Coming Full Circle on Scale Out vs. Scale Up

When I first started with virtualization, the only option you had at the time was single core processors in the hosts. Scale up or scale out was the hot debatable topic when designing your infrastructure.  On one side of the coin the idea was to scale up in that it was best to get a few of the biggest servers you could find and load them up with as much memory and processors that you could fit in the box.  The end result were some very expensive servers able to run a lot of virtual machines for its time.  The other side of the coin presented the idea that it was better to scale out with more, smaller servers to make up the cluster.  I have worked in both type of environments and attitudes over the years and as for me, personally, I aligned myself with the scale out philosophy.  The simple reason for aligning with the scale out group was host failure.  When you have sixty to eighty virtual machines per host and lose that host it was really a lot of eggs in one basket and took some time to recover.  When you have more, smaller servers, then the shock of losing a host was not as severe because there were not as many virtual machines running on single host and it would take less time to recover.  This was during the time before vCenter, vMotion, HA and DRS when it was just you and the VMware ESX hosts. Continue reading Coming Full Circle on Scale Out vs. Scale Up

Akorri and Xangati Raise the Infrastructure Performance Management Bar

When discussing Virtualization Performance Management, we separate the vendors that focus upon this area in to three groups:

  • Resource and Availability Management – this group of vendors focuses upon collecting the resource utilization metrics that are made available by the virtualization platform vendors for the purposes of capacity planning, capacity management, and ensuring the overall availability of the environment. Leaders in this category include Vizioncore (vFoglight), Veeam (Veeam Monitor), VMware (Hyperic), Hyper9, Netuitive, and Zenoss. Continue reading Akorri and Xangati Raise the Infrastructure Performance Management Bar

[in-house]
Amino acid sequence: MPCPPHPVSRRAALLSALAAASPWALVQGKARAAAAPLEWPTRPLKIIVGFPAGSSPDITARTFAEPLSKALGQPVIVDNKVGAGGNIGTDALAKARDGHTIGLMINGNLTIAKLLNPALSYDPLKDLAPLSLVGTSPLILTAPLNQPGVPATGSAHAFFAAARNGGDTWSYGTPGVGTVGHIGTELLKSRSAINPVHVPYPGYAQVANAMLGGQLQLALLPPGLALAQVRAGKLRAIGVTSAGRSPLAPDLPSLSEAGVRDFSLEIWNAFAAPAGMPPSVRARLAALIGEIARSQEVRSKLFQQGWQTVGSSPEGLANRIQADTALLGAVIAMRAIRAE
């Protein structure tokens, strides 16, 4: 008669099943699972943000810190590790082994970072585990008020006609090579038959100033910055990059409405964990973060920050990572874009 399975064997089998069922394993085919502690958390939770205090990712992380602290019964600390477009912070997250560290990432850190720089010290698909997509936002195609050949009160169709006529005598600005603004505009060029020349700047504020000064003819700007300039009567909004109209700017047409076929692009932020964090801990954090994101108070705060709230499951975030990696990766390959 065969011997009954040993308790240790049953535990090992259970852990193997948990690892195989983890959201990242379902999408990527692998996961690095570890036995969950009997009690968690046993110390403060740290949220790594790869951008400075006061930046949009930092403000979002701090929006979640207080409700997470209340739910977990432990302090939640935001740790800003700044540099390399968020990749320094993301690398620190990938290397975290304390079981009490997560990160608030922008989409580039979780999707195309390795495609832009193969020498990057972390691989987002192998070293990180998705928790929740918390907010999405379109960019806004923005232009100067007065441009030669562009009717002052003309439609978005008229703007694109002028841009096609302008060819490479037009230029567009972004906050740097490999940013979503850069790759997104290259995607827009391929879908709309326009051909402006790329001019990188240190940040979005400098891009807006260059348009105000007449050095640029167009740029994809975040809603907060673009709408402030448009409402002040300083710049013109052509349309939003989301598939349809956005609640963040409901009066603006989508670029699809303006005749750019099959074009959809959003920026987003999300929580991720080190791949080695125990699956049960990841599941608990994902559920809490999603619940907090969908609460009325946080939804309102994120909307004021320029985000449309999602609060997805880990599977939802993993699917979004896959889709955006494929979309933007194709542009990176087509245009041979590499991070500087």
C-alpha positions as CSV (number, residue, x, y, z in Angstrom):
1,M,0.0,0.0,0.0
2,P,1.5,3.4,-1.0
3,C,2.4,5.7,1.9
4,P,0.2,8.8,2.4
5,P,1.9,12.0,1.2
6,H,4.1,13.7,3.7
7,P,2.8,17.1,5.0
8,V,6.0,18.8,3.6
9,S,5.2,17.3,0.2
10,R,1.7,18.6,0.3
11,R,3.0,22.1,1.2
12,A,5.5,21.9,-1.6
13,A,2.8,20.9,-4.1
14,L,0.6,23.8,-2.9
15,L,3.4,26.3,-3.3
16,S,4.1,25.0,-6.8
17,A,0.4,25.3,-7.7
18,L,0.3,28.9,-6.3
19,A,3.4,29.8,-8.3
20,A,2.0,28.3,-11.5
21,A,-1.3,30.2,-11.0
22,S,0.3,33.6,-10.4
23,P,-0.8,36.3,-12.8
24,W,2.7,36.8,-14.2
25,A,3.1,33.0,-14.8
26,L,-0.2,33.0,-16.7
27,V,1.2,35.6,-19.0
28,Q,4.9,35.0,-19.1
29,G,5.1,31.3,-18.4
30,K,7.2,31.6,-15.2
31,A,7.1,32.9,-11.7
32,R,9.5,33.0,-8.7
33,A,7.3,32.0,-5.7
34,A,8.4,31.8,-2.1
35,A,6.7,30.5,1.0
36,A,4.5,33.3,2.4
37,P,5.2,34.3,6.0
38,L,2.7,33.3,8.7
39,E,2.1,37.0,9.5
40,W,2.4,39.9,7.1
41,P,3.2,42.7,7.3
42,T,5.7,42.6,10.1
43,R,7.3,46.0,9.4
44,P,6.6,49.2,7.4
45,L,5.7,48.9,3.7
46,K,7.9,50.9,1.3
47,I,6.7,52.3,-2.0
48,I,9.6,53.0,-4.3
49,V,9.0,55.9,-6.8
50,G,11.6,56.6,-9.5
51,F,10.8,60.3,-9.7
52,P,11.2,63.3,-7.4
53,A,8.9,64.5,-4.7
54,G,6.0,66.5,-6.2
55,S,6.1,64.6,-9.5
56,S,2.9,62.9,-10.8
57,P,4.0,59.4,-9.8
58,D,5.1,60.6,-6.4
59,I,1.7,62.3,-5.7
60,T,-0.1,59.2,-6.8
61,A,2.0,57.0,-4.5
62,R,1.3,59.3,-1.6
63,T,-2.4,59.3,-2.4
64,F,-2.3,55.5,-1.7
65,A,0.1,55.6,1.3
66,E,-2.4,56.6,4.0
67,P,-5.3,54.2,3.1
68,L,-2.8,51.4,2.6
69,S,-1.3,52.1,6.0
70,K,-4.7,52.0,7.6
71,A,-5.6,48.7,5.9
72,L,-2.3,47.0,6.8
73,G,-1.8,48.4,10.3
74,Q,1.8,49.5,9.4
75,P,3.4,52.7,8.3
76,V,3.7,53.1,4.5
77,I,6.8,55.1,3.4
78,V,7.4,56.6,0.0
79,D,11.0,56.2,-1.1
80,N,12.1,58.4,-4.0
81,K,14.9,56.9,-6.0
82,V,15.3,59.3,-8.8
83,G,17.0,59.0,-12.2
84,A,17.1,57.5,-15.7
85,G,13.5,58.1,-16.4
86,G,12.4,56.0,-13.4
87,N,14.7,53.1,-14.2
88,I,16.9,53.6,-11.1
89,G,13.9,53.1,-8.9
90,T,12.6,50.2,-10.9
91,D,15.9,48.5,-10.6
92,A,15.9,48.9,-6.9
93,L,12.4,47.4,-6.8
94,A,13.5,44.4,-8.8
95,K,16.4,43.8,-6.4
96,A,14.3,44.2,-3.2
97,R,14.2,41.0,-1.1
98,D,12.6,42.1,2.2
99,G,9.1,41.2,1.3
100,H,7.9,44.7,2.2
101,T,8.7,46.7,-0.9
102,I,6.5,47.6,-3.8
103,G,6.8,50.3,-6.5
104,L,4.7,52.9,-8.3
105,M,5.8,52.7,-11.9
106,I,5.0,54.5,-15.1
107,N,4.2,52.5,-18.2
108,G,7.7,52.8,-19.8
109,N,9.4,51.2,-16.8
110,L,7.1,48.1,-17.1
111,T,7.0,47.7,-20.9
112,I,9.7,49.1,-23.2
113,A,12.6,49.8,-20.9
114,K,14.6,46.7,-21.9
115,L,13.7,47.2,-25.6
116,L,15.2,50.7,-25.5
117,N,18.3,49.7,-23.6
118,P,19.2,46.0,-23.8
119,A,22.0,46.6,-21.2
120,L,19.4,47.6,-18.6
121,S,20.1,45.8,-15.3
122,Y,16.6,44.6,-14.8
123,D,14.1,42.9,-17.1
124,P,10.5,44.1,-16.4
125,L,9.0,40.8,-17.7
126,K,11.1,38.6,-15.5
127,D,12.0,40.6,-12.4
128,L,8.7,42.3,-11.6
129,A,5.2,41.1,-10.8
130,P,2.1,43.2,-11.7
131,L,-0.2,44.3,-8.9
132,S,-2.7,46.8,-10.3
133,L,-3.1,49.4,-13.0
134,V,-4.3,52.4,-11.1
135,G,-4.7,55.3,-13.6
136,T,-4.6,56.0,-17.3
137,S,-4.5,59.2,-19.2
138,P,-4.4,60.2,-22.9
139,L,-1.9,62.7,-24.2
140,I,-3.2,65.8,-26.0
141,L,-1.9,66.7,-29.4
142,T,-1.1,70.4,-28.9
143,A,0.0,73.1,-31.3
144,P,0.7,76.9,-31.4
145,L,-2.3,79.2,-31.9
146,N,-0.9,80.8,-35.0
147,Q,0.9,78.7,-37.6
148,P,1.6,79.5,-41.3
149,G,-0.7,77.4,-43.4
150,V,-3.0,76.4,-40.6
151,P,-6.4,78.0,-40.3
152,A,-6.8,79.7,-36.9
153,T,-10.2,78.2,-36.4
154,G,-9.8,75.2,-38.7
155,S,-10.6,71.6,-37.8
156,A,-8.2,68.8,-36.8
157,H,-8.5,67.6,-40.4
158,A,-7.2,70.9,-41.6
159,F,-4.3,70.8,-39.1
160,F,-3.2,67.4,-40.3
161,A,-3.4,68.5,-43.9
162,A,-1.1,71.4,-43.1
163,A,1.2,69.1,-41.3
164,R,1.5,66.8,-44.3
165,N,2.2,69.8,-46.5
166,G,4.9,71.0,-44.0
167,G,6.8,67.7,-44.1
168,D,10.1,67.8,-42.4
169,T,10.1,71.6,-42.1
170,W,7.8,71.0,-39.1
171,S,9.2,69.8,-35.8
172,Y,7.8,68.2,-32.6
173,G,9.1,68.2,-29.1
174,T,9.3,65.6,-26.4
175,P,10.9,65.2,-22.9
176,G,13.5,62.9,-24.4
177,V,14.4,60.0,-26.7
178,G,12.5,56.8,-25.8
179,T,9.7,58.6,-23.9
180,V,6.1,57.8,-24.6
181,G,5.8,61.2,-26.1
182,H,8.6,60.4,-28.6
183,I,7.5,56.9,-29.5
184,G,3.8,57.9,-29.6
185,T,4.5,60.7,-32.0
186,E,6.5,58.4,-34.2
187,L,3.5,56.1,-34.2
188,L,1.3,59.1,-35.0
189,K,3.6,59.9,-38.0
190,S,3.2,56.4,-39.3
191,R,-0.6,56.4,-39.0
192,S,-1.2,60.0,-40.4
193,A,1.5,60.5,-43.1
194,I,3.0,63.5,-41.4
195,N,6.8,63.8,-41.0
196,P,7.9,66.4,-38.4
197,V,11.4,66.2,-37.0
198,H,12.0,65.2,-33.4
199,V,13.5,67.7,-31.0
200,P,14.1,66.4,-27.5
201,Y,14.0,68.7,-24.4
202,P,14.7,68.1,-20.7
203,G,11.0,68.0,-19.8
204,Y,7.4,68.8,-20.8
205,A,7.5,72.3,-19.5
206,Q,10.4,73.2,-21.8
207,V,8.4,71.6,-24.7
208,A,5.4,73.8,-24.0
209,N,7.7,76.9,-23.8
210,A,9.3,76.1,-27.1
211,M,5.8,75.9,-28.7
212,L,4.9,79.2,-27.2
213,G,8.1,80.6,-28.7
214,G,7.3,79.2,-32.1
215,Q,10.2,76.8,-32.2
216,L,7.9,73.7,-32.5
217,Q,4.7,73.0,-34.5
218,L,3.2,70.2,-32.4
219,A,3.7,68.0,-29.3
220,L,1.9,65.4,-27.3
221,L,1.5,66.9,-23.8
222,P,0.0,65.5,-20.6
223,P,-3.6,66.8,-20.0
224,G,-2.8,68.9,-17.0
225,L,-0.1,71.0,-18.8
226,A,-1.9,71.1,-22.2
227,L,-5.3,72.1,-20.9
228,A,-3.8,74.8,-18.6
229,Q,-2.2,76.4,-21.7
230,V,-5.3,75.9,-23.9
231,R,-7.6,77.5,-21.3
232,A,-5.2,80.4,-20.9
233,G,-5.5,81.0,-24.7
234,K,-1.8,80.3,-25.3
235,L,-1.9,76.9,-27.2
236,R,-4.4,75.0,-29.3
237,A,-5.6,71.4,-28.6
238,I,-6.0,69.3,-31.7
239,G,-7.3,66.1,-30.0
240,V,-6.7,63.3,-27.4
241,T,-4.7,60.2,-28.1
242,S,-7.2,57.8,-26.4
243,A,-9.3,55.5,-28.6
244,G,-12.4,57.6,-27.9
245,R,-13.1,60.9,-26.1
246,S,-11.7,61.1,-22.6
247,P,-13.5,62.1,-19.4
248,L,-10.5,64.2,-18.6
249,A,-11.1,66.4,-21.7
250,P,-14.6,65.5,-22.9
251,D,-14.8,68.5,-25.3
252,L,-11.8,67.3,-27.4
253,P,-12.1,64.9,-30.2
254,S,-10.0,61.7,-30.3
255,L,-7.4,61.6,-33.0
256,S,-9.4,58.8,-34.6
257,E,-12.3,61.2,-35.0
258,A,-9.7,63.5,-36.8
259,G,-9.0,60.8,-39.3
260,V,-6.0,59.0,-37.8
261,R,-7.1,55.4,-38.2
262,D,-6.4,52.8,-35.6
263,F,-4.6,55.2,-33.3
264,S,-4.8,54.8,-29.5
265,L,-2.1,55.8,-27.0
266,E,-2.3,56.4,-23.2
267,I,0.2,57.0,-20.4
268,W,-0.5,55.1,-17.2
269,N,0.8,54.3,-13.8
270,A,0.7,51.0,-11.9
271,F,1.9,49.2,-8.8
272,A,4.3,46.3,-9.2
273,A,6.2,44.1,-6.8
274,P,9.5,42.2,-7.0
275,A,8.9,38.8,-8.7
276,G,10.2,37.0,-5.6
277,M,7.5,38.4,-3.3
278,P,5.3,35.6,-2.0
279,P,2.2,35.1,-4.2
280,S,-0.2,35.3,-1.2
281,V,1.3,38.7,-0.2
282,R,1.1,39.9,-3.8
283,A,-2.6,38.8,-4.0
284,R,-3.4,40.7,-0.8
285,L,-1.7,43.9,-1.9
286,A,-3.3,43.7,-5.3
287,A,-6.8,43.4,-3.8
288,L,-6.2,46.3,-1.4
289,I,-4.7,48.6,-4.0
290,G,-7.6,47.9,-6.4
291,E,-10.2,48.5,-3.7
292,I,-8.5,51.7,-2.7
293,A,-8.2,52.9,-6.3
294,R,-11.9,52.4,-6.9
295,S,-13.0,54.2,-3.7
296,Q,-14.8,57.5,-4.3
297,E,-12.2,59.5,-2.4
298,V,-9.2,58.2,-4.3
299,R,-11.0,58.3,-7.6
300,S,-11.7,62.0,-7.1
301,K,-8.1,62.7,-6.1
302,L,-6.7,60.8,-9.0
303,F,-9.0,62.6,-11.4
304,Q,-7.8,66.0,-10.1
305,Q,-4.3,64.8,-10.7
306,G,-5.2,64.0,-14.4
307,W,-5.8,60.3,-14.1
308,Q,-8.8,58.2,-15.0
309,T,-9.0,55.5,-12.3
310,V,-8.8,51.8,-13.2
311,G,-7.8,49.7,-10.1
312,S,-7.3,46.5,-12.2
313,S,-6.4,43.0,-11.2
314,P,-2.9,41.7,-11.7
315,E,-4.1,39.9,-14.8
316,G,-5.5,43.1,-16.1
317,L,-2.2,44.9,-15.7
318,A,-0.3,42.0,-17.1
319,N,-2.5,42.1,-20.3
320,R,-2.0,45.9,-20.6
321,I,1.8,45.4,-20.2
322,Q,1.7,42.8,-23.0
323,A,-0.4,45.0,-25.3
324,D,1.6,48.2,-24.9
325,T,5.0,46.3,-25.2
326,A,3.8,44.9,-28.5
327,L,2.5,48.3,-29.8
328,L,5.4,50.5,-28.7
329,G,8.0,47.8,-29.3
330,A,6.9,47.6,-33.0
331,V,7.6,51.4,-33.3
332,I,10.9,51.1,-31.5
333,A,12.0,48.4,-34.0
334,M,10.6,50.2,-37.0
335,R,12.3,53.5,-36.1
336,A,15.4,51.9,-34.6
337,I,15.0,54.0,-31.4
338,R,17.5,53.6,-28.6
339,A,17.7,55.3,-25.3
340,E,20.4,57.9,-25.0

Why Cloud.com is NOT a drowning turkey

We recently annoyed Peder Ulander of Cloud.com by suggesting when Cloud.com joined OpenStack it was a Turkey waiting for Thanksgiving.  It wasn’t personal, but we do understand that being compared to a fat bird with a big neck can cause offense.  To calm things down we spoke to Peder, and we thought Virtualization Practice readers might be interested in the conversation. Continue reading Why Cloud.com is NOT a drowning turkey

Presentation Virtualization: what can VMworld do for me lately?

VMworld is clearly a Very Big Virtualization Conference – possibly the largest. Yet, does it cover all virtualization topics? If you’re from a  Presentation Virtualization (PV) background (although  maybe you know it as Terminal Services (TS); possibly even a Microsoft Remote Desktop Services (RDS); heck lets go on an old school ‘server based computing’ perspective):

‘what could VMworld do for me?’

The answer is:

“Quite a lot.”

I know: you’re shocked: I was bemused too. From a PV perspective there are a number of vendors worth your while to to go and see. I’m not going: wish I was now.

Continue reading Presentation Virtualization: what can VMworld do for me lately?

VMworld Pilgrimage Part 2

In my Preparing for the VMworld Pilgrimage post last week, I went over some things, namely hotel and airfare, which you should have confirmed by now if you are planning on attending VMworld 2010 in San Francisco.  I have heard through the grapevine that there are going to be around 15,000 people in attendance this year so it is shaping to be another great event.  This post is going with the assumption that your travel, logging, sessions and labs have been booked and taken care of. With that said, what is the best way to stay current and get the most out of the week?  I would like to present the thought that the VMTN Community Lounge / Blogger Area is a good place to start.  If you are looking to meet some of the most active individuals in virtualization, this will be a place that you should consider checking in periodically throughout the week. Continue reading VMworld Pilgrimage Part 2

Monitoring as a Service (MaaS)

These days the rush seems afoot to try to make everything into a service and deliver everything as a service. Some examples are:

  • You can get storage with products like Amazon S3, Microsoft Windows Azure Blob Storage, Nirvanix, EMC Atmos Online, Meezeo, Zetta, and Dropbox
  • You can get Infrastructure as a Service (Iaas) which is really a server and an operating system with the underlying infrastructure as a service via Amazon EC2, and a variety of hosting and cloud providers who offer both VMware compatible and other variants
  • You can get an applications Platform as a Service (PaaS) via products like EngineYard, the joint offering by VMware and SalesForce.com – VMForce, and the Google AppEngine cloud
  • You can get a full Software application as a Service (SaaS) via products like SalesForce.com, NetSuite and hundreds of other providers Continue reading Monitoring as a Service (MaaS)